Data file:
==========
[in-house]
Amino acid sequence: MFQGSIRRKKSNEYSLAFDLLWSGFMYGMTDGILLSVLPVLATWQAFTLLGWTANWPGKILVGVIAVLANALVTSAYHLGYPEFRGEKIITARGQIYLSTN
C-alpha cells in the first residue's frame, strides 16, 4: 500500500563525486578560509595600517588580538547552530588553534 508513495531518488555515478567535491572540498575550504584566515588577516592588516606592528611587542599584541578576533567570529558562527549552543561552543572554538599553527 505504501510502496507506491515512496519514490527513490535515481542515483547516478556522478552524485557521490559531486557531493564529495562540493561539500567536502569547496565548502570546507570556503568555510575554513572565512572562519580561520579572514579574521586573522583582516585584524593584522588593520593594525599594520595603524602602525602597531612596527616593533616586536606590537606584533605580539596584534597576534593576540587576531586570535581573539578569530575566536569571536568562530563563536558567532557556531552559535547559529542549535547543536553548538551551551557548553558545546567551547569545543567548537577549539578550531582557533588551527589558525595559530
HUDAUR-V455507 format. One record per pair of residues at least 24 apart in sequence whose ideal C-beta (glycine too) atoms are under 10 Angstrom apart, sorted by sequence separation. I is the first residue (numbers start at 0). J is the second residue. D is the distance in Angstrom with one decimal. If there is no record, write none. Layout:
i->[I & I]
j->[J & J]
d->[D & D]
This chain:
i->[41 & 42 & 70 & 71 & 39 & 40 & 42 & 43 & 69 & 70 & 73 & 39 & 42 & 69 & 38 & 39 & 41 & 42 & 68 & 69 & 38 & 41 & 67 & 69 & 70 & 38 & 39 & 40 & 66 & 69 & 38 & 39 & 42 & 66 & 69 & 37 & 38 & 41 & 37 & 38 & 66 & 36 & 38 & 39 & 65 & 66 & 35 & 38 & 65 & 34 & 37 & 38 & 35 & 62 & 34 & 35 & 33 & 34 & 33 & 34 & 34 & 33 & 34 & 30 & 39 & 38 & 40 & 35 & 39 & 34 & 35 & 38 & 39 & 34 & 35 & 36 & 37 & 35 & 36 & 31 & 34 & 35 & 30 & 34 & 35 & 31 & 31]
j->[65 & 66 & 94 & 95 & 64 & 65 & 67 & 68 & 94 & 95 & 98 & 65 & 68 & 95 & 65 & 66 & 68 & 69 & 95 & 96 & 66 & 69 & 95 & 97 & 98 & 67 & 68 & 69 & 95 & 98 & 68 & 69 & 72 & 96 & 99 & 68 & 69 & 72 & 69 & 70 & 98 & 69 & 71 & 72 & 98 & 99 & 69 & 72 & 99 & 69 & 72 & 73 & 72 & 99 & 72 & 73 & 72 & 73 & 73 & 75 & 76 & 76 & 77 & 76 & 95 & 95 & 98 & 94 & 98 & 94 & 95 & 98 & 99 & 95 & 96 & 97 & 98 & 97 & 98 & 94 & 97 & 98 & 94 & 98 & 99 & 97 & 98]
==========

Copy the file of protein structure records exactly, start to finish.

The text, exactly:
[in-house]
Amino acid sequence: MFQGSIRRKKSNEYSLAFDLLWSGFMYGMTDGILLSVLPVLATWQAFTLLGWTANWPGKILVGVIAVLANALVTSAYHLGYPEFRGEKIITARGQIYLSTN
C-alpha cells in the first residue's frame, strides 16, 4: 500500500563525486578560509595600517588580538547552530588553534 508513495531518488555515478567535491572540498575550504584566515588577516592588516606592528611587542599584541578576533567570529558562527549552543561552543572554538599553527 505504501510502496507506491515512496519514490527513490535515481542515483547516478556522478552524485557521490559531486557531493564529495562540493561539500567536502569547496565548502570546507570556503568555510575554513572565512572562519580561520579572514579574521586573522583582516585584524593584522588593520593594525599594520595603524602602525602597531612596527616593533616586536606590537606584533605580539596584534597576534593576540587576531586570535581573539578569530575566536569571536568562530563563536558567532557556531552559535547559529542549535547543536553548538551551551557548553558545546567551547569545543567548537577549539578550531582557533588551527589558525595559530
HUDAUR-V455507 format. One record per pair of residues at least 24 apart in sequence whose ideal C-beta (glycine too) atoms are under 10 Angstrom apart, sorted by sequence separation. I is the first residue (numbers start at 0). J is the second residue. D is the distance in Angstrom with one decimal. If there is no record, write none. Layout:
i->[I & I]
j->[J & J]
d->[D & D]
This chain:
i->[41 & 42 & 70 & 71 & 39 & 40 & 42 & 43 & 69 & 70 & 73 & 39 & 42 & 69 & 38 & 39 & 41 & 42 & 68 & 69 & 38 & 41 & 67 & 69 & 70 & 38 & 39 & 40 & 66 & 69 & 38 & 39 & 42 & 66 & 69 & 37 & 38 & 41 & 37 & 38 & 66 & 36 & 38 & 39 & 65 & 66 & 35 & 38 & 65 & 34 & 37 & 38 & 35 & 62 & 34 & 35 & 33 & 34 & 33 & 34 & 34 & 33 & 34 & 30 & 39 & 38 & 40 & 35 & 39 & 34 & 35 & 38 & 39 & 34 & 35 & 36 & 37 & 35 & 36 & 31 & 34 & 35 & 30 & 34 & 35 & 31 & 31]
j->[65 & 66 & 94 & 95 & 64 & 65 & 67 & 68 & 94 & 95 & 98 & 65 & 68 & 95 & 65 & 66 & 68 & 69 & 95 & 96 & 66 & 69 & 95 & 97 & 98 & 67 & 68 & 69 & 95 & 98 & 68 & 69 & 72 & 96 & 99 & 68 & 69 & 72 & 69 & 70 & 98 & 69 & 71 & 72 & 98 & 99 & 69 & 72 & 99 & 69 & 72 & 73 & 72 & 99 & 72 & 73 & 72 & 73 & 73 & 75 & 76 & 76 & 77 & 76 & 95 & 95 & 98 & 94 & 98 & 94 & 95 & 98 & 99 & 95 & 96 & 97 & 98 & 97 & 98 & 94 & 97 & 98 & 94 & 98 & 99 & 97 & 98]